Trump reiterated his trademark promise to build an enormous wall along the southern border — "Don't even worry about it," he assured his audience — and mocked the "fake news" people "trapped" at the "very, very boring" dinner in Washington. Watch an excerpt of his comments below. Bonnie Kristian
— CBS News (@CBSNews) April 30, 2017
President Trump announced last weekend he would "be holding a BIG rally in Pennsylvania" to mark his first 100 days in office, an event scheduled for Saturday that also gives the president alternative plans to the White House Correspondents' Dinner he has declined to attend.
The host of this year's dinner is The Daily Show's Hasan Minhaj, whom Reuters' Jeff Mason, president of the White House Correspondents' Association, asked to focus on "the importance of a free press" instead of simply taking the opportunity to "roast the president in absentia." Mason added, "That doesn't mean there can't be some jokes about the president, but just that there should be some jokes on the press."
The dinner in Washington, D.C., and the rally in Harrisburg, Pennsylvania, both begin at 7:30 p.m. and will be streamed live online. Watch the dinner via C-SPAN and the rally via CBS News. Bonnie Kristian
Leaders of the 27 nations remaining in the European Union after the United Kingdom's forthcoming Brexit on Saturday agreed unanimously to the terms of the exit process. "We are ready," said Michel Barnier, the EU27's chief negotiator. "We are together."
Formal negotiations will begin this summer, and the guidelines approved Saturday set March 29, 2019 as an end date. Among other requirements, the terms specify negotiations must address the U.K.'s financial obligations — Brussels seeks tens of billions of euros from London on its way out — as well as creation of an EU-U.K. border between Ireland and Northern Ireland.
Pope Francis on Saturday celebrated Mass with a crowd of about 15,000 in Cairo, Egypt, a visit made at the invitation of Sheikh Ahmed el-Tayeb, Grand Imam of al-Azhar and a leading moderate cleric and academic of Sunni Islam. The trip follows the Palm Sunday bombings of two Coptic Orthodox churches in Egypt that claimed at least 45 lives.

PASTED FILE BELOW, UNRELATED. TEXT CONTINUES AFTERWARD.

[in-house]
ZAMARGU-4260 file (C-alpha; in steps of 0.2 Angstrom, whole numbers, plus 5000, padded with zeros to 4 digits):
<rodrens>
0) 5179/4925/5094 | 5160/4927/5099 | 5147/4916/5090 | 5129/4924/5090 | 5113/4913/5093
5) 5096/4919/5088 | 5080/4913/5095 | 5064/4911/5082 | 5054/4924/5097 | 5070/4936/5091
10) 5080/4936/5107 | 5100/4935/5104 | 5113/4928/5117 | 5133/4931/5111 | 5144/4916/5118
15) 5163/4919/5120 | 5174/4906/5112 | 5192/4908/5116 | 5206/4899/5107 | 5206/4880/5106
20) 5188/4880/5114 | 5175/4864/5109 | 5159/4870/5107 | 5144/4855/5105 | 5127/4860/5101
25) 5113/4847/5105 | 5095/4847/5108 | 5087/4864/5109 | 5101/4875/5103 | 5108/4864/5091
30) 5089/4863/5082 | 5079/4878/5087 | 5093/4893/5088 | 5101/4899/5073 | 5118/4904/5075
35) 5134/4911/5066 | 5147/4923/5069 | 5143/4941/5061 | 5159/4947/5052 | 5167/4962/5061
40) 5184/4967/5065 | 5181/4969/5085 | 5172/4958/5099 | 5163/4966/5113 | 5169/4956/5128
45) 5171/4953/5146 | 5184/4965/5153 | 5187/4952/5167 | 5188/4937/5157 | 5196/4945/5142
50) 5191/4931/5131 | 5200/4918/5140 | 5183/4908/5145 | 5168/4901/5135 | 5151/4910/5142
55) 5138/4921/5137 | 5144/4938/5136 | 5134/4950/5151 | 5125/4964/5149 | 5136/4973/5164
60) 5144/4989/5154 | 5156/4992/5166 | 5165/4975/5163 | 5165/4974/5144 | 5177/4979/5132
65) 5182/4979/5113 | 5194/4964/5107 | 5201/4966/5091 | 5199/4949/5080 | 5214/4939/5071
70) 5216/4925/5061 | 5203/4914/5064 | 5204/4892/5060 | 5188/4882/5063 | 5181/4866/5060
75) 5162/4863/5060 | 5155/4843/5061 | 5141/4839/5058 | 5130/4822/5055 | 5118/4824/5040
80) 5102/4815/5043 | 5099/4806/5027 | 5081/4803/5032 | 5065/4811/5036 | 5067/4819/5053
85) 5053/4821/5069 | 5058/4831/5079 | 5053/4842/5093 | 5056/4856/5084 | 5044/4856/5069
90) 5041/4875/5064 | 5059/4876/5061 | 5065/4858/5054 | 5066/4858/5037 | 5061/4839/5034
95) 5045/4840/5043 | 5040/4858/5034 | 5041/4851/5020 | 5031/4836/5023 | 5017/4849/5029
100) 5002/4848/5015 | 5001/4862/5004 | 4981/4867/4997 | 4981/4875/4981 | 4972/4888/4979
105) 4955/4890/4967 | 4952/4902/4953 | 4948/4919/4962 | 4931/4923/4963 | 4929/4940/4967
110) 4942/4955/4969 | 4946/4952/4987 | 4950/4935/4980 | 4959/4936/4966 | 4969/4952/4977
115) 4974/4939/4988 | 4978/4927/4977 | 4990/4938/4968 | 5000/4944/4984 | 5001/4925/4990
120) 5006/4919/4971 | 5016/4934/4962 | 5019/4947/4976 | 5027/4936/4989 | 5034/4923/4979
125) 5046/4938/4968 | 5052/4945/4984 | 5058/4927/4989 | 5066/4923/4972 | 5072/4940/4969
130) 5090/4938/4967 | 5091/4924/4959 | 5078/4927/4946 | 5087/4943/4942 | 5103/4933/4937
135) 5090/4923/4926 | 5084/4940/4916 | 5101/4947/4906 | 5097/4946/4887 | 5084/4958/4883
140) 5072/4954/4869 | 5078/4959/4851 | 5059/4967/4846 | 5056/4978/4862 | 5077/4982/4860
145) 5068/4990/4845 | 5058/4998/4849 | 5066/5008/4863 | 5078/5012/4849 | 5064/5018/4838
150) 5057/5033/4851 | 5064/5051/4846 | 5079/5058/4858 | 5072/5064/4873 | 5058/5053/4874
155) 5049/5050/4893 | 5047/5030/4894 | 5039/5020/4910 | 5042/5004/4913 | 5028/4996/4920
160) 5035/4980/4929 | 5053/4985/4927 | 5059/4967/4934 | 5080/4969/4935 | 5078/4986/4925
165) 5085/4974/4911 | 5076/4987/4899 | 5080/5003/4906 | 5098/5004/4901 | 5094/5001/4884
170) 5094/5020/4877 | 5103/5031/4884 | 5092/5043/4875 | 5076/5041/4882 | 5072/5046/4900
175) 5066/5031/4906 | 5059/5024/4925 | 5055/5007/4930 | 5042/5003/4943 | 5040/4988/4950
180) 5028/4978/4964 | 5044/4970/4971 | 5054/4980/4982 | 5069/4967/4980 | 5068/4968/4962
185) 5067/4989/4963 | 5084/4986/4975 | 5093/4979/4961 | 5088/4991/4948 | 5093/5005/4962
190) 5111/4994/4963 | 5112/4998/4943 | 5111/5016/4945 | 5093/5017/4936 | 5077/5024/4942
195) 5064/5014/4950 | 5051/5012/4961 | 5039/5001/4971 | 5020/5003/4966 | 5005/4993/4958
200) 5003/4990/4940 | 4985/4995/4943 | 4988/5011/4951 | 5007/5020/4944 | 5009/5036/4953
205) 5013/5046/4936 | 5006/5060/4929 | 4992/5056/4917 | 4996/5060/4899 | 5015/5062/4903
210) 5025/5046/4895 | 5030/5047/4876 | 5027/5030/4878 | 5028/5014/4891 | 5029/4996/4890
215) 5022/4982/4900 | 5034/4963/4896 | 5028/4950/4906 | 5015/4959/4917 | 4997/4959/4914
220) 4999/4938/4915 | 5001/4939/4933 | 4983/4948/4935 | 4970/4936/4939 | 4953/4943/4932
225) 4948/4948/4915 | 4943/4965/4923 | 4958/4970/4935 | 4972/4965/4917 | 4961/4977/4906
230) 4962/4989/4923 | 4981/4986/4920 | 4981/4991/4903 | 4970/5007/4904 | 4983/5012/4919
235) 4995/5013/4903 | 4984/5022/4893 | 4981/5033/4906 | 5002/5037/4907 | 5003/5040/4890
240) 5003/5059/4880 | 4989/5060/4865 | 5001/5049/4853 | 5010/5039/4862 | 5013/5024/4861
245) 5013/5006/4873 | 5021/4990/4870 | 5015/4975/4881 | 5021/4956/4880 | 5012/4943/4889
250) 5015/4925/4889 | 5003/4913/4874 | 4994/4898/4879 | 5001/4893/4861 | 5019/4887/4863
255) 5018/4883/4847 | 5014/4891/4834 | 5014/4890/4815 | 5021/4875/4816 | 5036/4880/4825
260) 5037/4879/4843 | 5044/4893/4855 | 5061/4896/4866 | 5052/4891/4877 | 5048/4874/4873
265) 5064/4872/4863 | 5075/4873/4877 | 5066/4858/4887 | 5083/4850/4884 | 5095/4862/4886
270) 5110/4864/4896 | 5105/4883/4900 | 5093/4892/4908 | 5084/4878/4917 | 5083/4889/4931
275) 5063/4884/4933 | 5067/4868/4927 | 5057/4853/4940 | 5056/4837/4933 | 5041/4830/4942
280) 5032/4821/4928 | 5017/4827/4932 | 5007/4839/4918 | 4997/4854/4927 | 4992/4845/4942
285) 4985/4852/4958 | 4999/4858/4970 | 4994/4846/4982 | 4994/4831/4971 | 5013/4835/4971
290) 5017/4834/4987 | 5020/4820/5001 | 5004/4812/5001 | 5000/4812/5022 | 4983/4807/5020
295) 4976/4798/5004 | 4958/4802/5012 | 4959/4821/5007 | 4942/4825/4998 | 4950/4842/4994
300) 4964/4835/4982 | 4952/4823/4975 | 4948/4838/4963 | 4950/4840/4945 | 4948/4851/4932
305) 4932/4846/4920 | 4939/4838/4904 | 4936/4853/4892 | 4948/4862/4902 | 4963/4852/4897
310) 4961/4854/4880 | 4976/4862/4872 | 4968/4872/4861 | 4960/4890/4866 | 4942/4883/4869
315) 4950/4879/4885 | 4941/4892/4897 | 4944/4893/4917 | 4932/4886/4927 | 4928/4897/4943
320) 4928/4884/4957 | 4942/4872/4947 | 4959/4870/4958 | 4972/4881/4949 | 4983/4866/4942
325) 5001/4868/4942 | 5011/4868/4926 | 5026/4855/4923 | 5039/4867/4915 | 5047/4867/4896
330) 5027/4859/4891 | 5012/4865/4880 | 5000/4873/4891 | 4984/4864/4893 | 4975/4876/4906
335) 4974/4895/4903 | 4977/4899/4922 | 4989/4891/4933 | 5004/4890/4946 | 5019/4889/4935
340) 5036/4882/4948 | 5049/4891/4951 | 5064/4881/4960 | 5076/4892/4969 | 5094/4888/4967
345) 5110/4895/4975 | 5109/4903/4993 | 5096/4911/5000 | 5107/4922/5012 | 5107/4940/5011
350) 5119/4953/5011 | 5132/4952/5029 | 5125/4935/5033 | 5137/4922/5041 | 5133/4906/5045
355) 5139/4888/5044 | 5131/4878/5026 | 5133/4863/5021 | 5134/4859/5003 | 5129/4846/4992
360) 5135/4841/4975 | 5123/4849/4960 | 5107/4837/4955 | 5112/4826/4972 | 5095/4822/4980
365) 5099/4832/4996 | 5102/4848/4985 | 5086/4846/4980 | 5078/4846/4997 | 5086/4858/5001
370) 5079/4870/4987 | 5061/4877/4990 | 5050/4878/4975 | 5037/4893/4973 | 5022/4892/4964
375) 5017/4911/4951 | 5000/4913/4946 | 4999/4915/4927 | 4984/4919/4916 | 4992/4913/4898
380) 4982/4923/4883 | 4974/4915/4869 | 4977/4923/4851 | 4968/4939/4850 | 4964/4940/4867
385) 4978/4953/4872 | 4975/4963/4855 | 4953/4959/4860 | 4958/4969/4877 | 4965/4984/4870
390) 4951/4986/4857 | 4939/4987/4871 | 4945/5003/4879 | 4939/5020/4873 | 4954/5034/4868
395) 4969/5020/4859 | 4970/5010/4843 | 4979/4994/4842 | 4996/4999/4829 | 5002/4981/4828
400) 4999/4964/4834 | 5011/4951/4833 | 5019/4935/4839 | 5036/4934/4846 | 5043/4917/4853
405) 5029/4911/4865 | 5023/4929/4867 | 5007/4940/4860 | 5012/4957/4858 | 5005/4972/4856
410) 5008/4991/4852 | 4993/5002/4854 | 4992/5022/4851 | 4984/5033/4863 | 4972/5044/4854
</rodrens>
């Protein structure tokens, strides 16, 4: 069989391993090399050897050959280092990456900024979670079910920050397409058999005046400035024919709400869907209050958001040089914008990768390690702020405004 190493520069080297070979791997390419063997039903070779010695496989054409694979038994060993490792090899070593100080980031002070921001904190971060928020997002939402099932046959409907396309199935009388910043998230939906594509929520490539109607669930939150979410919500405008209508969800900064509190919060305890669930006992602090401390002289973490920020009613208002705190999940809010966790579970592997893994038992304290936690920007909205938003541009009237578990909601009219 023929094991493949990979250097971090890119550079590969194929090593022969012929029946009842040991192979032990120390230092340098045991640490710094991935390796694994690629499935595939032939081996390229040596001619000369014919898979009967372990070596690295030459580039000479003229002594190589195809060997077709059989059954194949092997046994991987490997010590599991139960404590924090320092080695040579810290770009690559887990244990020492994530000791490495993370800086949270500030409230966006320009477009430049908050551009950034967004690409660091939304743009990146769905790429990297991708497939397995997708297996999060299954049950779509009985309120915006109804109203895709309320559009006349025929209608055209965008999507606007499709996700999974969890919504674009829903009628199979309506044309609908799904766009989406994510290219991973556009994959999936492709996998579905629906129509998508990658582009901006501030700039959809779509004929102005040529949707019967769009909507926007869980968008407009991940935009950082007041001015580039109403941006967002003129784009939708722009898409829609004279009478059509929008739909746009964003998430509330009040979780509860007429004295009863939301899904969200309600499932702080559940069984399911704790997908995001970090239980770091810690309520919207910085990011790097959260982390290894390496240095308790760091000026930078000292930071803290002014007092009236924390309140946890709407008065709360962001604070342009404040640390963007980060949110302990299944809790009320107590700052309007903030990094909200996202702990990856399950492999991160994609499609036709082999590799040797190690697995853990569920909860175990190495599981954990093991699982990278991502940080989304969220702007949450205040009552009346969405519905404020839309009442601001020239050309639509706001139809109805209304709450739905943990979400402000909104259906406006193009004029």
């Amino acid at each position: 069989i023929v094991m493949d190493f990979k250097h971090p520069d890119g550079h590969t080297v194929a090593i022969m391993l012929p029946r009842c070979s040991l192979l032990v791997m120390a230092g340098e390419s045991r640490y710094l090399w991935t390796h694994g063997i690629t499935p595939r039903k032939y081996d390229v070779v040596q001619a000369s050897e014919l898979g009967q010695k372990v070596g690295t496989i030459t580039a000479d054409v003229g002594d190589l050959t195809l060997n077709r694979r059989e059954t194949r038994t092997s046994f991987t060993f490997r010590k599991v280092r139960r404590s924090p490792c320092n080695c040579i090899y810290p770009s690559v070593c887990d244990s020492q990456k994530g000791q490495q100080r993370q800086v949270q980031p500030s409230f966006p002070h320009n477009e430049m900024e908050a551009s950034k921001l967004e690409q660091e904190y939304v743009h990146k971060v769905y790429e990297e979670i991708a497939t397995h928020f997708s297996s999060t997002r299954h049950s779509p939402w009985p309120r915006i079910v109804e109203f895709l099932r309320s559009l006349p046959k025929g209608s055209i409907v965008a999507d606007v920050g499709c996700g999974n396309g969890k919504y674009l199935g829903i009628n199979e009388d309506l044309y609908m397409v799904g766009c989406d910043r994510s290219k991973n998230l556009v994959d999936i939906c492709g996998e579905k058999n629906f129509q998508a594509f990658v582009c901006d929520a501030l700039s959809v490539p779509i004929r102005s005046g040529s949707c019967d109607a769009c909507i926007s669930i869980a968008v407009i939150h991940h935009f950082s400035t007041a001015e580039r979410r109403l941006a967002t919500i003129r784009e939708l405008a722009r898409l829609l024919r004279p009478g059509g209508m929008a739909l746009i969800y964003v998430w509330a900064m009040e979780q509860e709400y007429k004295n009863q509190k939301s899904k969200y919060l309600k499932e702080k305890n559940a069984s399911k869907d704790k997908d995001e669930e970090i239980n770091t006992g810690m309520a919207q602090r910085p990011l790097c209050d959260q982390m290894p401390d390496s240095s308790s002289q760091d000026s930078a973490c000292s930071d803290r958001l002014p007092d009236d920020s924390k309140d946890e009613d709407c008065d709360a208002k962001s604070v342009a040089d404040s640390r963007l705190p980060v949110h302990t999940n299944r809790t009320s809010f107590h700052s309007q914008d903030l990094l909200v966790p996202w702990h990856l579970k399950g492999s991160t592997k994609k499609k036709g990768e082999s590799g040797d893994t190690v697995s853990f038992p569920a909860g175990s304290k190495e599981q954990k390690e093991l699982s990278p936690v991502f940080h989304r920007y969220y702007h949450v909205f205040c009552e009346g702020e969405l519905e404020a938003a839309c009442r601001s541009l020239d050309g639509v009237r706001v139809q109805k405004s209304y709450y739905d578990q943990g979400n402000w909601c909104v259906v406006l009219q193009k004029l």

"God is pleased only by a faith that is proclaimed by our lives, for the only fanaticism believers can have is that of charity!" Francis said in his homily. "Any other fanaticism does not come from God and is not pleasing to him."
Francis will visit the Egyptian Catholic community later Saturday. His has used his visit to Egypt to urge peaceful coexistence between Christians and Muslims. Bonnie Kristian
The Turkish government has blocked access to Wikipedia, watchdog organizations said Saturday.
"After technical analysis and legal consideration based on the Law Nr. 5651 [governing the internet], an administrative measure has been taken for this website," said a statement from the Turkish Information and Communication Technologies Authority, which did not provide an official reason for the block. The law the statement cited permits the government to ban websites deemed obscene or threatening to national security.
Turkish media reported authorities took issue with Wikipedia content "supporting terror" (or perhaps suggesting ties between Turkey and terrorist groups). When Wikipedia refused to remove the content in question, local stories said, the ban was Ankara's retaliation.